Moby Dick Chapter 46 - 48
Surmises/The Mat-Maker/The First Lowering
Although Captain Ahab is focused on hunting down Moby-Dick above all other things, he still makes sure to pursue other whales on the hunt. He does this because he needs to keep the men with him, and while his obsession can sustain him, the others would soon lose focus if not provided with day to day targets. He tells the men on the mast-head to shout if they see anything, even a small porpoise.
One afternoon, Ishmael and Queequeg are weaving sword mats to lash to the whaling boats. Everything is calm and peaceful, and Ishmael fancies that he can almost see the thread of life moving in the weaving:
"The straight warp of necessity, not to be swerved from its ultimate course- its every alternating vibration, indeed, only tending to that; free will still free to ply her shuttle between given threads; and chance, though restrained in its play within the right lines of necessity, and sideways in its motions directed by free will, though thus prescribed to by both, chance by turns rules either, and has the last featuring blow at events." Chapter 42, pg. 181
Tashtego calls out a whale from the mast-head. The ship follows after, and the boat crews prepare to embark. Before they can do so, a group of black men appear from nowhere to surround Ahab as his personal crew- these were the men that Elijah saw boarding earlier, and that were heard coughing.
The new crew of Ahab's begins lowering his boat; at the helm stands Fedallah, a strangely dressed man who comes from the Manilas, a race that many sailors suspect to be in league with the devil. Once the boats are ready, four are dropped into the sea: Starbuck's, Stubb's, Flask's, and Ahab's, which is manned by the new crew.
Each mate is responsible for driving his rowing crew faster; Stubbs manages this with odd, sermon-like exhortations. He calls across to Starbuck, and asks him what he thinks of the new men. Starbuck says they must have been smuggled on before the ship sailed. Stubb agrees, and says it must be because of Moby-Dick.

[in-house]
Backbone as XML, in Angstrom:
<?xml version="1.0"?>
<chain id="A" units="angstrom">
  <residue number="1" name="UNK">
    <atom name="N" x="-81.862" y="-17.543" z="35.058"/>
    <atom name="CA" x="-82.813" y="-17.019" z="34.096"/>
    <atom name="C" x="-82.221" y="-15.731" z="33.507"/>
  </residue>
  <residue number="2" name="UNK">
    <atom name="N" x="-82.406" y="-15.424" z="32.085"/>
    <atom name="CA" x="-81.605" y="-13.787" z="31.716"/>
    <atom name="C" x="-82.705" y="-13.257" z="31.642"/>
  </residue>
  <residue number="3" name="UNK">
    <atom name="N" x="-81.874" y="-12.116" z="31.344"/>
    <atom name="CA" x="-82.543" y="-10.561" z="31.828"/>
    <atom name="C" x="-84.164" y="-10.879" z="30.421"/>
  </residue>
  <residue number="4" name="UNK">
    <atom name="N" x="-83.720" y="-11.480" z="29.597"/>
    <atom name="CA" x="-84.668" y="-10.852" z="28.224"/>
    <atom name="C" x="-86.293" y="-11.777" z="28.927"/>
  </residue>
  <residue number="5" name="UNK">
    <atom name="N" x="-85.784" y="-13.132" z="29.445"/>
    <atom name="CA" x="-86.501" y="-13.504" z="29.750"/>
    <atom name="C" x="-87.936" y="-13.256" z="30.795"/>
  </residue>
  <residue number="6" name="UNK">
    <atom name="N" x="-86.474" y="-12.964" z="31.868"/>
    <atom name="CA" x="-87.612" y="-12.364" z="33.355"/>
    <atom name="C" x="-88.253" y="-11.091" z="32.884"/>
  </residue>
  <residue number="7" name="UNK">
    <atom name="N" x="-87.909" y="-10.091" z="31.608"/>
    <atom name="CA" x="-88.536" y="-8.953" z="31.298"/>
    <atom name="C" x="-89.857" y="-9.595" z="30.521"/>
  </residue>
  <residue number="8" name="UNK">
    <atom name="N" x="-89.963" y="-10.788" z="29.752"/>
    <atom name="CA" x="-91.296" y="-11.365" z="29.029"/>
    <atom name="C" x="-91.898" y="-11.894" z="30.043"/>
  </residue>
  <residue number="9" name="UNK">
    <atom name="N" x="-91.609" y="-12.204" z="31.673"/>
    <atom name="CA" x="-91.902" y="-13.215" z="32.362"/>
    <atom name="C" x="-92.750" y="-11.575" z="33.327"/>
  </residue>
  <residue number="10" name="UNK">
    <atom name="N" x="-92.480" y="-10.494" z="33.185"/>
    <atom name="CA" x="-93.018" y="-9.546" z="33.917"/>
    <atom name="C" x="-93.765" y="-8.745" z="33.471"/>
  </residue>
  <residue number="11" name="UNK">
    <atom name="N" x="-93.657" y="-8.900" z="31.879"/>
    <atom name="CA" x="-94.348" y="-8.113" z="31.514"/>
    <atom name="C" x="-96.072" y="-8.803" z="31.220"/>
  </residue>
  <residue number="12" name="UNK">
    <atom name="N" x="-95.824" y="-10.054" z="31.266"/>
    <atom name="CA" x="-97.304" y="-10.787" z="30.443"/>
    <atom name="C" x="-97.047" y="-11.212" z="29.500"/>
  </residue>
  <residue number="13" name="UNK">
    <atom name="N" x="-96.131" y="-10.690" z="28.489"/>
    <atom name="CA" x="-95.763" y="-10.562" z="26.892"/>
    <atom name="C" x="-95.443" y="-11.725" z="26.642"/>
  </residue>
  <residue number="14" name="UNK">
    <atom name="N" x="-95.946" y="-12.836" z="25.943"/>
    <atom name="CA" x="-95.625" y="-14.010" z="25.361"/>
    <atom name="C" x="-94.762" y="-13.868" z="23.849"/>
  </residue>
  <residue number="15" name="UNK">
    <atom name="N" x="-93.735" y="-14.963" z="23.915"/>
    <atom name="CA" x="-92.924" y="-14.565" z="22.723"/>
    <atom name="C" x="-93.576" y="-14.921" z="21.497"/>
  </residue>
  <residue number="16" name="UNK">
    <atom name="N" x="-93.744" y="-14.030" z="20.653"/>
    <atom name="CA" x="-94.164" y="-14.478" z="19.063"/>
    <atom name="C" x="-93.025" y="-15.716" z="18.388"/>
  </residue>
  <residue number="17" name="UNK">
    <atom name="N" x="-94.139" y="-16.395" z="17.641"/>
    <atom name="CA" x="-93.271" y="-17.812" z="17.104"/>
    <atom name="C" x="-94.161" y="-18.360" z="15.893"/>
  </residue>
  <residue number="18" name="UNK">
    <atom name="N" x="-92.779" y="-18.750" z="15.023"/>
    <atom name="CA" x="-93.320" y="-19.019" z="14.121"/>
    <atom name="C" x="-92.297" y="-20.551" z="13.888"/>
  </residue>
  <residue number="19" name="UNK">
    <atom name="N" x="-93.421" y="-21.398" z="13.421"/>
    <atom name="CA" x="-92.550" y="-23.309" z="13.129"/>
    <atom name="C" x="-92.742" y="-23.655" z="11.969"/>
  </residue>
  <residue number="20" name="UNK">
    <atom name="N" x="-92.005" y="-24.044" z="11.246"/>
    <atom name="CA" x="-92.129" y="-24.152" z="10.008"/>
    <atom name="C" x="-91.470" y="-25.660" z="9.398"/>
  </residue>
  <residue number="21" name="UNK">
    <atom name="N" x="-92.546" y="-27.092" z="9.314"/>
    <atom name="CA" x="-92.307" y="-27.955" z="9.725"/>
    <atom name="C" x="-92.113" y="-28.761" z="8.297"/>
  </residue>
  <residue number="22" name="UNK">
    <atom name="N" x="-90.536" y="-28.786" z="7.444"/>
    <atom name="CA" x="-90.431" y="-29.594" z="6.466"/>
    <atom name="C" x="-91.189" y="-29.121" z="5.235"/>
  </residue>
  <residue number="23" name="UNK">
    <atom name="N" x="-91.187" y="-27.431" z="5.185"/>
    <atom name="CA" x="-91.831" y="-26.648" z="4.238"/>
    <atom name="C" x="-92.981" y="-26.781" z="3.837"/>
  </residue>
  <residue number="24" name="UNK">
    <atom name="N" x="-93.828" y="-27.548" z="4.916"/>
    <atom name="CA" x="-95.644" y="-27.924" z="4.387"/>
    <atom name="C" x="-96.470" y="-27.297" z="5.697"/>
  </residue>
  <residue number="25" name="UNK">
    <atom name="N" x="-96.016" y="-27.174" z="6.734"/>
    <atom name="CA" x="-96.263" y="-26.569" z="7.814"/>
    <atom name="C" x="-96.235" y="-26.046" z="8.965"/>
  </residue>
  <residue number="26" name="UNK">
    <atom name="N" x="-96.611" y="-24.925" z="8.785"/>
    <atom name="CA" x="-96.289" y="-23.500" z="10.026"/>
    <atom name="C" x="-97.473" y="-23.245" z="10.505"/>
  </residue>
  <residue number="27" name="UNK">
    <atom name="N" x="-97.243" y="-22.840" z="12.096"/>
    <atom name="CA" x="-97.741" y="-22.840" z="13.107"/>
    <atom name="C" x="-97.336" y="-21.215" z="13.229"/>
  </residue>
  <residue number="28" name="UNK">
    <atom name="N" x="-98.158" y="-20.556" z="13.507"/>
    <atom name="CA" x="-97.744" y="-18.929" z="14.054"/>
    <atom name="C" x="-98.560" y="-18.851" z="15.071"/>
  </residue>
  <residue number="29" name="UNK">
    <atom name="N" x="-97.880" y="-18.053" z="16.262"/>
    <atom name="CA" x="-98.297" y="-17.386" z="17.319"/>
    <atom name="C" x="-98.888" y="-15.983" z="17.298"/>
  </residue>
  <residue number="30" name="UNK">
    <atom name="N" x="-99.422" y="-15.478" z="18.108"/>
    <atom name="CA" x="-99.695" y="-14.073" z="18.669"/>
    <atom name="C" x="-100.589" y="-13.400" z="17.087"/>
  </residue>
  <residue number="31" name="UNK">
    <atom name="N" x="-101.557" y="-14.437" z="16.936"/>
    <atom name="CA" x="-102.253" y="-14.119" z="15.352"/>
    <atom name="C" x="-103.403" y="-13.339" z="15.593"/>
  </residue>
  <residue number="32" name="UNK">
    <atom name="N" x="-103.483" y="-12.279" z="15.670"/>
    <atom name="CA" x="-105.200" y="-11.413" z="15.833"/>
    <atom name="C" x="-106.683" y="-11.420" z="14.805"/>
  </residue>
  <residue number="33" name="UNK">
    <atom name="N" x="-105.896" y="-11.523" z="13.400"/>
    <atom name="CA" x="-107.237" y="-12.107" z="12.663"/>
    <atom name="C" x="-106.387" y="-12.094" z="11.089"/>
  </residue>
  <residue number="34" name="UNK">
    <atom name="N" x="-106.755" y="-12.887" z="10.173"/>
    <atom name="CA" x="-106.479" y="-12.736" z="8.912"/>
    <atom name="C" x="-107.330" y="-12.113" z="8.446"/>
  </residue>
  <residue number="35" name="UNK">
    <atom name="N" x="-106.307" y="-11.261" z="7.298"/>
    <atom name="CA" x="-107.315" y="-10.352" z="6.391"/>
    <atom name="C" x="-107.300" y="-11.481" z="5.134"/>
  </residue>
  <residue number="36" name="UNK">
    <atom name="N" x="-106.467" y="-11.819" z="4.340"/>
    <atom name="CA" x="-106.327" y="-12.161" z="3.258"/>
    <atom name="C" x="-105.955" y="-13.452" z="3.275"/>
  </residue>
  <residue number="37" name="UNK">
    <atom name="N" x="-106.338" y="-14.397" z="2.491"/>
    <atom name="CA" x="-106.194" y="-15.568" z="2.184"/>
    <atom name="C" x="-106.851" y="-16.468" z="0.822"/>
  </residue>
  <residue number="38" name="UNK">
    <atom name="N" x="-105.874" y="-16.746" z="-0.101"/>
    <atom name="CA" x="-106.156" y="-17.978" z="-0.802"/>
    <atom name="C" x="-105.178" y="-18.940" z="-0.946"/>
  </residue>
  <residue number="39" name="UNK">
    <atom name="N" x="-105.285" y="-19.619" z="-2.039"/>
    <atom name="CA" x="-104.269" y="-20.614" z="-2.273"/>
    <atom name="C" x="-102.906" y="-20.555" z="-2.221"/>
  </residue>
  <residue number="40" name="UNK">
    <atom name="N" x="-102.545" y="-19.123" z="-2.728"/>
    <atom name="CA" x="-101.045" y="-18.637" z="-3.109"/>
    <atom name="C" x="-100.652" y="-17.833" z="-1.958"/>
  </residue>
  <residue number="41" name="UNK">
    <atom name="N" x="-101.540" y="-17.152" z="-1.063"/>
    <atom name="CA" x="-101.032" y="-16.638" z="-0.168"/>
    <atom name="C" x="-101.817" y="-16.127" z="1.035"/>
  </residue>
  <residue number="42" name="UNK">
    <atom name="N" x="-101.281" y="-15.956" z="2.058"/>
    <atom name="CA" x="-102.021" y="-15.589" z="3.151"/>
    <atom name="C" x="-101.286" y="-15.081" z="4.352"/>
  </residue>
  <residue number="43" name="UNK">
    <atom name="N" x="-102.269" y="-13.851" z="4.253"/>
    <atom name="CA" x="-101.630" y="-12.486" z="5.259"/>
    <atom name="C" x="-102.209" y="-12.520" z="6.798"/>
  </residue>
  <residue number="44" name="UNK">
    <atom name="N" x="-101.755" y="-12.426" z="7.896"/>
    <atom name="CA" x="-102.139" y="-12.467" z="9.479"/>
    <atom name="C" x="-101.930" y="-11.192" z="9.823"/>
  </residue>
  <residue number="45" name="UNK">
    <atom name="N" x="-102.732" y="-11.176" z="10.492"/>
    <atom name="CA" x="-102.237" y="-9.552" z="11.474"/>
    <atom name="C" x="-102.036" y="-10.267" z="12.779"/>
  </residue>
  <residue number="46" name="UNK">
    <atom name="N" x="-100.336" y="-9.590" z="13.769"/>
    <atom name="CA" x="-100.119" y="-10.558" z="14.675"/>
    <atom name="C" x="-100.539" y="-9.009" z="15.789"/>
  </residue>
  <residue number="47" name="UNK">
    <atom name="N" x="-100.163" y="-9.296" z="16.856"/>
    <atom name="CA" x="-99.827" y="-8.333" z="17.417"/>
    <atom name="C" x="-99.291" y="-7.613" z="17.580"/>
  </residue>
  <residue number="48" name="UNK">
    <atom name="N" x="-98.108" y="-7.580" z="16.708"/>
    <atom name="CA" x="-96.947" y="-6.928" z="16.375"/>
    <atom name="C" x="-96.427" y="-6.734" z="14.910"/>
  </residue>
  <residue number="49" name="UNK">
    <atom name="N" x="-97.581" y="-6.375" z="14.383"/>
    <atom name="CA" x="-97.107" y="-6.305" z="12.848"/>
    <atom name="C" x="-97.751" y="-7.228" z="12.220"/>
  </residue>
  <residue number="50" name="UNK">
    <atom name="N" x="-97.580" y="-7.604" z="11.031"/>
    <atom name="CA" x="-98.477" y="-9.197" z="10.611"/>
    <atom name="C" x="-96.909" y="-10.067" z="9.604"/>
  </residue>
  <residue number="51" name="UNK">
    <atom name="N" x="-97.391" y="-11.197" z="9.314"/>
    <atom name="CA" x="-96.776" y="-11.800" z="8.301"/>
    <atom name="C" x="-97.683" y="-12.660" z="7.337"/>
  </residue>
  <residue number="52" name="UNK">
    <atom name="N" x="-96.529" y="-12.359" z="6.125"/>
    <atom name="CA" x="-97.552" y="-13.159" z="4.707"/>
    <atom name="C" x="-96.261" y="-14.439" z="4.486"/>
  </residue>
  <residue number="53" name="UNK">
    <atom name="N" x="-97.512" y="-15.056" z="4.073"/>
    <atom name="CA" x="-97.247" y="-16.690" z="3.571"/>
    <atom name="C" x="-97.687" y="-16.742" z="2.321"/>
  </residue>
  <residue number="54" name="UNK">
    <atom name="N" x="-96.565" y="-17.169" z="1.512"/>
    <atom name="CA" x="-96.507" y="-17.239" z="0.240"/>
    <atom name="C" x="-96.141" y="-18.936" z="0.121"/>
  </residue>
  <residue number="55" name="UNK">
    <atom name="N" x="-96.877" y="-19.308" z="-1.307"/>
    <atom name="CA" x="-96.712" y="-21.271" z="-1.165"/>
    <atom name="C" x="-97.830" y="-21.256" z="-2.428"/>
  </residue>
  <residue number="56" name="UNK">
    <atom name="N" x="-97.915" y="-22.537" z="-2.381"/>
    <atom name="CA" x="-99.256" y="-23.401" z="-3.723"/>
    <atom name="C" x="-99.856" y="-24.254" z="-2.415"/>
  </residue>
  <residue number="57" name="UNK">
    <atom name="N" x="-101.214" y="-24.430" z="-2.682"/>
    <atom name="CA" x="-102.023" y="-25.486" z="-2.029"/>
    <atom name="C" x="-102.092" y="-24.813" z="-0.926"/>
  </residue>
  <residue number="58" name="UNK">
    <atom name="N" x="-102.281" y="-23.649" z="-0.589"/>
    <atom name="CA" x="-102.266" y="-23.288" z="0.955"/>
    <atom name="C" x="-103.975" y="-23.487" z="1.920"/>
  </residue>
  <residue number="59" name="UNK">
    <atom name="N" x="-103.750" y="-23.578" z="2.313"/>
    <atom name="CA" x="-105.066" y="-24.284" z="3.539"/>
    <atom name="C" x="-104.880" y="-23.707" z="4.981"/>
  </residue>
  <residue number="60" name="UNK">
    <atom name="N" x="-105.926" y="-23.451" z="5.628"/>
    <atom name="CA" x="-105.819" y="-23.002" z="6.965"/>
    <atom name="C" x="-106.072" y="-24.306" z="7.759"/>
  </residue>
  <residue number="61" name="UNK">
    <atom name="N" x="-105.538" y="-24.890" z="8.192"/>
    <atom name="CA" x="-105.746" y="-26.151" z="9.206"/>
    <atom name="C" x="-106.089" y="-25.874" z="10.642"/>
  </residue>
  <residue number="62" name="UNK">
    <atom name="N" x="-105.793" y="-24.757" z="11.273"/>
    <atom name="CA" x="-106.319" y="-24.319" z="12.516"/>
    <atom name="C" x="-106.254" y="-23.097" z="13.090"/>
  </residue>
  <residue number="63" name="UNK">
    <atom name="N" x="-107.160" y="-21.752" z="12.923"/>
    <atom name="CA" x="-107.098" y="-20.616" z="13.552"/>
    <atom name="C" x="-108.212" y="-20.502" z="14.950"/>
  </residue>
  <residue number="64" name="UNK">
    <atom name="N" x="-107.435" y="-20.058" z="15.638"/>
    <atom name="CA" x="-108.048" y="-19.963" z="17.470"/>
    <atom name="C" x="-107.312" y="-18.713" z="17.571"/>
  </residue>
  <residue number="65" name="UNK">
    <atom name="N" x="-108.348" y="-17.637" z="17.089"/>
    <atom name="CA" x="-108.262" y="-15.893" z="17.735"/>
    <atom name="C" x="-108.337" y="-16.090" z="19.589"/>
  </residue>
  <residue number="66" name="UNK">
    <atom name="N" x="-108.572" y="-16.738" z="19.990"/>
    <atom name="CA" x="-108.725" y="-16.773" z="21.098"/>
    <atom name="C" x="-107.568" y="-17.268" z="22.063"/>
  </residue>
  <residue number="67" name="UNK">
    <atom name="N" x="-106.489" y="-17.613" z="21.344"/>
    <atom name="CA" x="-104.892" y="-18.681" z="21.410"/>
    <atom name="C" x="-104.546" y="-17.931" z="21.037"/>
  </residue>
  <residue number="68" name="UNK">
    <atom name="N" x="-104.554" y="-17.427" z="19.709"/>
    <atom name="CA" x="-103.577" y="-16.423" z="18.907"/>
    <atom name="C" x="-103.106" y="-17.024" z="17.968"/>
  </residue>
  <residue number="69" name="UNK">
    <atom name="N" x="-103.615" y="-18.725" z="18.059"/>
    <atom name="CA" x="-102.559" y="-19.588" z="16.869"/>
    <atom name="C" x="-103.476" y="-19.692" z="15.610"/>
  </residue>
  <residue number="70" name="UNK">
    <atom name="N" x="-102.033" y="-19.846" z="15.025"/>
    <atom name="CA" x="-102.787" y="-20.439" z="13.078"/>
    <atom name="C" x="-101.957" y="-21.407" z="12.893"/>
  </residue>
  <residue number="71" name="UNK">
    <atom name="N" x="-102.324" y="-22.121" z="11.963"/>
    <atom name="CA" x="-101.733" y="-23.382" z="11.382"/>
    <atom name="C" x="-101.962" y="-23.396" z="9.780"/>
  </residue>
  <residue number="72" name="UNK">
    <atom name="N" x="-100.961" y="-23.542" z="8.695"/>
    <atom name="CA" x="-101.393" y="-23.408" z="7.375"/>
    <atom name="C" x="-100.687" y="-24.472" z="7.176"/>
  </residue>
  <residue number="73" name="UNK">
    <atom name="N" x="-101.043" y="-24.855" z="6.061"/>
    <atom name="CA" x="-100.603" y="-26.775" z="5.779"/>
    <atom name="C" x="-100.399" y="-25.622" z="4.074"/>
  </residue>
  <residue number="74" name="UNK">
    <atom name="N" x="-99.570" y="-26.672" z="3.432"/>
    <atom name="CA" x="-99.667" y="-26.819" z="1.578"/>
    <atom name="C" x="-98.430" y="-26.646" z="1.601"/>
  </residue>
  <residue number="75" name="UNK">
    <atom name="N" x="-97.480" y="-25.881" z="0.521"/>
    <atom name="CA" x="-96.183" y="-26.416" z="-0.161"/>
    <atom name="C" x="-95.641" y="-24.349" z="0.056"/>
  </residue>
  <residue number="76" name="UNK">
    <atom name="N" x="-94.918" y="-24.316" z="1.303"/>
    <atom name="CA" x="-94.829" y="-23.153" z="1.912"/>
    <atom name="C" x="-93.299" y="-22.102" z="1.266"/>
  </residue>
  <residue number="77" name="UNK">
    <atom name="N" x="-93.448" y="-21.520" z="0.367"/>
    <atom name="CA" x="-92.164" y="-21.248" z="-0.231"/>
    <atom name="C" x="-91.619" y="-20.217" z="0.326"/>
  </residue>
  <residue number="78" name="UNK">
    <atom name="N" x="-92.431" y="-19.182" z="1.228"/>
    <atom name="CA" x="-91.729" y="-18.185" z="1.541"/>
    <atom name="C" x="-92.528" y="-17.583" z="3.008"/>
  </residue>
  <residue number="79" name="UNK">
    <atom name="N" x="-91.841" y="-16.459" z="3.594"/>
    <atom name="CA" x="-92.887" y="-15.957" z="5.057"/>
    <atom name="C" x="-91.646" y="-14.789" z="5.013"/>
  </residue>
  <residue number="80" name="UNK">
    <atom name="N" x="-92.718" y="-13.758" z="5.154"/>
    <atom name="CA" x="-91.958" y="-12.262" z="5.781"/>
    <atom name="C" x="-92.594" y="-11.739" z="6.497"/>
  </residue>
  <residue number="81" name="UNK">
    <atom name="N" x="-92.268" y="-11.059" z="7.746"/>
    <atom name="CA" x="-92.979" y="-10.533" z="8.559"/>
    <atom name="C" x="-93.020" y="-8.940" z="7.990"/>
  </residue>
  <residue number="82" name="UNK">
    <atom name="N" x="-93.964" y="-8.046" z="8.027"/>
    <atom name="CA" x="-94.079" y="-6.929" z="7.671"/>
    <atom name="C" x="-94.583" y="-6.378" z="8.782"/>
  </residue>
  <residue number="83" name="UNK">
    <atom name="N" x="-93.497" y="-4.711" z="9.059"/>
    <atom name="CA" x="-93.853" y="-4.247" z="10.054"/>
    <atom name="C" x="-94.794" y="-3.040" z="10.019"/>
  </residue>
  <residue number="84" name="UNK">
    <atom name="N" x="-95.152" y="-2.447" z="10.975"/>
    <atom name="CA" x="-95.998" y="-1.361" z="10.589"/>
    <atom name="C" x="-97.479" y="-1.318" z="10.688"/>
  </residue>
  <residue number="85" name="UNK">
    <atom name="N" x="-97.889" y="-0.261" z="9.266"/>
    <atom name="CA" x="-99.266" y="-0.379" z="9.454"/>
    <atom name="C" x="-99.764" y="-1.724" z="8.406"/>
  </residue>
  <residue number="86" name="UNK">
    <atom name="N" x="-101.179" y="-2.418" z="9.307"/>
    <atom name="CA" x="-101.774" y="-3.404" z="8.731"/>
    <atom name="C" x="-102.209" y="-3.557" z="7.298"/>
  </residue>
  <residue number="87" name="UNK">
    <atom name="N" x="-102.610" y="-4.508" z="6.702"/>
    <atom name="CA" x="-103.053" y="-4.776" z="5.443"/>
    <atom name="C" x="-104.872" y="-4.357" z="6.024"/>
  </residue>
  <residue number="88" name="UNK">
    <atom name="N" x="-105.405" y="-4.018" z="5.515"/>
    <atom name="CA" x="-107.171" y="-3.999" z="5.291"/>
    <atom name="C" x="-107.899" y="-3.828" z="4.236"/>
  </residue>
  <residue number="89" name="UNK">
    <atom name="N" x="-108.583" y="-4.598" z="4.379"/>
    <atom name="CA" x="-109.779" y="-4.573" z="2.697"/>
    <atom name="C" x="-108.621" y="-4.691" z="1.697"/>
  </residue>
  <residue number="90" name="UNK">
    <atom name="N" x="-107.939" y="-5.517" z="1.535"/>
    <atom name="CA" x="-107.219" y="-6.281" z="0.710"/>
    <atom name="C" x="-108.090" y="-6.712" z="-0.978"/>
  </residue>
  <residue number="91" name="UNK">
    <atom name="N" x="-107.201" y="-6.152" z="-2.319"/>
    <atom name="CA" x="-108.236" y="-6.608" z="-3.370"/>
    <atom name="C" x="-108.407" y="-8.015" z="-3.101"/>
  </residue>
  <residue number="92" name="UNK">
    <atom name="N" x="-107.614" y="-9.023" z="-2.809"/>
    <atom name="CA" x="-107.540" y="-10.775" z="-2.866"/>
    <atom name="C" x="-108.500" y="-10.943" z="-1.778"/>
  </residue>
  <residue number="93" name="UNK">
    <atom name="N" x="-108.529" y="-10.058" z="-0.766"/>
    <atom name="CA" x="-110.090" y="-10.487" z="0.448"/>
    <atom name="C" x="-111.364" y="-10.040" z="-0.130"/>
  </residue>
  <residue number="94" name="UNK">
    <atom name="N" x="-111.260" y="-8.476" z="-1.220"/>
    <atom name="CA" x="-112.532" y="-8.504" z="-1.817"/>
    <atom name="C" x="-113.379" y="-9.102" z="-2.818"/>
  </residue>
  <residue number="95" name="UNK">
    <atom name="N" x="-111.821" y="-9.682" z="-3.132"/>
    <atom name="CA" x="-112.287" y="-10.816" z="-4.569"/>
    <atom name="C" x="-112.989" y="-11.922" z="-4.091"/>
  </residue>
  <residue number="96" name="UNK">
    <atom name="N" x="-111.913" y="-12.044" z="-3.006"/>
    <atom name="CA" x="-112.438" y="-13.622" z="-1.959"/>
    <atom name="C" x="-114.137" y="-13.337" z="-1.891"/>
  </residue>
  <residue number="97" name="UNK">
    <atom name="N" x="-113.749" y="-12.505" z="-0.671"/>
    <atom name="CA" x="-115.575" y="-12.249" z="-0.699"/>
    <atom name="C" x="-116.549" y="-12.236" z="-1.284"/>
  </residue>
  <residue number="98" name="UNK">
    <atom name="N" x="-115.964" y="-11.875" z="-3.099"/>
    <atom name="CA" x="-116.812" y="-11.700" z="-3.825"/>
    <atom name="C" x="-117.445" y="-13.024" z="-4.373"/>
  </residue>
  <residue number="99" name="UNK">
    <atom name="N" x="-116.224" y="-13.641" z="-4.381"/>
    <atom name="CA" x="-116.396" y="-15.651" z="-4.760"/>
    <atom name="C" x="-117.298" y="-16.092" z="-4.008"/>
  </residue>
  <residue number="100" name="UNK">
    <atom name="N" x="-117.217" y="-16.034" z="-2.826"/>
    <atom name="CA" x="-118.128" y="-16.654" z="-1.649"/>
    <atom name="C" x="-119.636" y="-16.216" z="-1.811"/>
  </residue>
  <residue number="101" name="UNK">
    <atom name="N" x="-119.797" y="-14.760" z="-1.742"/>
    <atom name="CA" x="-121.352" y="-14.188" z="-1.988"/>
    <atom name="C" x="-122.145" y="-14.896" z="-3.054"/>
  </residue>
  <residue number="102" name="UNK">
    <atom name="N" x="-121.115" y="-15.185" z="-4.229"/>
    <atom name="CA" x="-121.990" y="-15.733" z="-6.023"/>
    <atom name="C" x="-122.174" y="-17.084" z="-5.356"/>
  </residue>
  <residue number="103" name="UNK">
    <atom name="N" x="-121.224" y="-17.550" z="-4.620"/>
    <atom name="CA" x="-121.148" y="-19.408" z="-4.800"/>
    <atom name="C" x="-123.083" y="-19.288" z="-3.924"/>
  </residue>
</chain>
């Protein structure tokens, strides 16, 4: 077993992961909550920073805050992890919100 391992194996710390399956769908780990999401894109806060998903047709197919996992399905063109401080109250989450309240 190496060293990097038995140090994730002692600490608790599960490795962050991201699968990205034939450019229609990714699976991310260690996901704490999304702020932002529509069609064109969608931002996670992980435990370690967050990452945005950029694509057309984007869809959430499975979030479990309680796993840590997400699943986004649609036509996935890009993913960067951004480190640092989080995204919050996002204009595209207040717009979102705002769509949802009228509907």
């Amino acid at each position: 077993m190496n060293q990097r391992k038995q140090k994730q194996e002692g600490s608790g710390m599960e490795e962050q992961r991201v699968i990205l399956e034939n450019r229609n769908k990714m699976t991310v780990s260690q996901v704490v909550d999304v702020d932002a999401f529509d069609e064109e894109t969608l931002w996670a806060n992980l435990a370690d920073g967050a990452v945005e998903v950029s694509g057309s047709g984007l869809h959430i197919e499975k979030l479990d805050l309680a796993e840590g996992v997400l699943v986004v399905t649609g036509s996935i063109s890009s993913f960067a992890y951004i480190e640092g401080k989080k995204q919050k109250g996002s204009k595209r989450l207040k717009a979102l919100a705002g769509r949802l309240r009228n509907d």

The other men of the ship are at first a little disturbed by the presence of the strangers, but the work of rowing soon takes their minds off of it.
The whales settle down into the sea, and Starbuck has Queequeg come forward, to watch for them surfacing. Flask gets upon the shoulders of Daggoo to see farther. No matter how Flask stamps or moves, Daggoo remains still. Stubb relaxes and lights a pipe, but before he is able to smoke it, his harpooneer, Tashtego sees the whales. The four boats race after a disturbance in the water, each mate shouting various encouragement's to his crew; Ahab's shouts are so vile and crude that they are not fit to repeat.
A storm is approaching, and the boats are pulled apart. Starbuck's is closest, and he spots the whale. Queequeg throws his harpoon, but misses, and the boat is overturned in the commotion. The storm increases, making it impossible to bale out the swamped boat. The men huddle around. After a few hours, the Pequod comes out of a thick fog and almost runs them over. They manage to get its attention, and climb back on board.